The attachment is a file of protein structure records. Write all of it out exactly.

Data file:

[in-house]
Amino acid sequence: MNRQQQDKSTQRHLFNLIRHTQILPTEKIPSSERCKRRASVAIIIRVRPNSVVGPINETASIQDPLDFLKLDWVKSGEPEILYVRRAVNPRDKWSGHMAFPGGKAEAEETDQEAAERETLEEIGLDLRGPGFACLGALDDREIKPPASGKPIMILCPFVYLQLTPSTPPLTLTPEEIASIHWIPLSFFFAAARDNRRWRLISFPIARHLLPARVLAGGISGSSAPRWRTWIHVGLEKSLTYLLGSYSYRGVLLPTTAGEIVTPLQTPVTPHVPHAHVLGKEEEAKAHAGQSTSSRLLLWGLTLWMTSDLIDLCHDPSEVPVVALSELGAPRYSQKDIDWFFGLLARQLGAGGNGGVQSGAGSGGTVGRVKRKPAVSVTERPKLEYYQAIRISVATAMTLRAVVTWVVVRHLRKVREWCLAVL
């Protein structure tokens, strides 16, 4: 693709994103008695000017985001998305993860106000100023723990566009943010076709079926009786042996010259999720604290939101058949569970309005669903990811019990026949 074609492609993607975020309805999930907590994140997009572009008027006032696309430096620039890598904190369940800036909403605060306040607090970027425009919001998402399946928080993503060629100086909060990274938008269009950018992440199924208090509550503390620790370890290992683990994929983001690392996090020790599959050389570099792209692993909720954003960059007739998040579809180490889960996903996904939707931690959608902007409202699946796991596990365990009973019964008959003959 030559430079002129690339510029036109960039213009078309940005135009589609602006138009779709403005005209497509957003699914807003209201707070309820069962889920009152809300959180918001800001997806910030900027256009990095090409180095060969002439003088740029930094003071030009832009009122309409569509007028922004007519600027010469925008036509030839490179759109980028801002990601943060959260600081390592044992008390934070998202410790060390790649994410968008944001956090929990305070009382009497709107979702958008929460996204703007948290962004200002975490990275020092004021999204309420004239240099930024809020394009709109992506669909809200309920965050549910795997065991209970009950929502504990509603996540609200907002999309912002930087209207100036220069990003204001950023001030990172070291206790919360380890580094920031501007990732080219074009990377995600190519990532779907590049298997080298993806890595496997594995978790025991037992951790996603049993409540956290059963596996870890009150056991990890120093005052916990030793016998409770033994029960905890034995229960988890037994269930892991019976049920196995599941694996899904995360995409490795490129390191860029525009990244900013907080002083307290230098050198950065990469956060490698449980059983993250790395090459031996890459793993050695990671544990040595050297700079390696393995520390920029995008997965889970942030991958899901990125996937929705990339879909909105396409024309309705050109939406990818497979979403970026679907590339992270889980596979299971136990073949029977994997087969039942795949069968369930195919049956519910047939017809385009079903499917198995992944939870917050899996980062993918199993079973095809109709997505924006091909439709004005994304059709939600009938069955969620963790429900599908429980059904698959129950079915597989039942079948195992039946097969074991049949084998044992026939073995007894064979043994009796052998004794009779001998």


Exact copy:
[in-house]
Amino acid sequence: MNRQQQDKSTQRHLFNLIRHTQILPTEKIPSSERCKRRASVAIIIRVRPNSVVGPINETASIQDPLDFLKLDWVKSGEPEILYVRRAVNPRDKWSGHMAFPGGKAEAEETDQEAAERETLEEIGLDLRGPGFACLGALDDREIKPPASGKPIMILCPFVYLQLTPSTPPLTLTPEEIASIHWIPLSFFFAAARDNRRWRLISFPIARHLLPARVLAGGISGSSAPRWRTWIHVGLEKSLTYLLGSYSYRGVLLPTTAGEIVTPLQTPVTPHVPHAHVLGKEEEAKAHAGQSTSSRLLLWGLTLWMTSDLIDLCHDPSEVPVVALSELGAPRYSQKDIDWFFGLLARQLGAGGNGGVQSGAGSGGTVGRVKRKPAVSVTERPKLEYYQAIRISVATAMTLRAVVTWVVVRHLRKVREWCLAVL
């Protein structure tokens, strides 16, 4: 693709994103008695000017985001998305993860106000100023723990566009943010076709079926009786042996010259999720604290939101058949569970309005669903990811019990026949 074609492609993607975020309805999930907590994140997009572009008027006032696309430096620039890598904190369940800036909403605060306040607090970027425009919001998402399946928080993503060629100086909060990274938008269009950018992440199924208090509550503390620790370890290992683990994929983001690392996090020790599959050389570099792209692993909720954003960059007739998040579809180490889960996903996904939707931690959608902007409202699946796991596990365990009973019964008959003959 030559430079002129690339510029036109960039213009078309940005135009589609602006138009779709403005005209497509957003699914807003209201707070309820069962889920009152809300959180918001800001997806910030900027256009990095090409180095060969002439003088740029930094003071030009832009009122309409569509007028922004007519600027010469925008036509030839490179759109980028801002990601943060959260600081390592044992008390934070998202410790060390790649994410968008944001956090929990305070009382009497709107979702958008929460996204703007948290962004200002975490990275020092004021999204309420004239240099930024809020394009709109992506669909809200309920965050549910795997065991209970009950929502504990509603996540609200907002999309912002930087209207100036220069990003204001950023001030990172070291206790919360380890580094920031501007990732080219074009990377995600190519990532779907590049298997080298993806890595496997594995978790025991037992951790996603049993409540956290059963596996870890009150056991990890120093005052916990030793016998409770033994029960905890034995229960988890037994269930892991019976049920196995599941694996899904995360995409490795490129390191860029525009990244900013907080002083307290230098050198950065990469956060490698449980059983993250790395090459031996890459793993050695990671544990040595050297700079390696393995520390920029995008997965889970942030991958899901990125996937929705990339879909909105396409024309309705050109939406990818497979979403970026679907590339992270889980596979299971136990073949029977994997087969039942795949069968369930195919049956519910047939017809385009079903499917198995992944939870917050899996980062993918199993079973095809109709997505924006091909439709004005994304059709939600009938069955969620963790429900599908429980059904698959129950079915597989039942079948195992039946097969074991049949084998044992026939073995007894064979043994009796052998004794009779001998």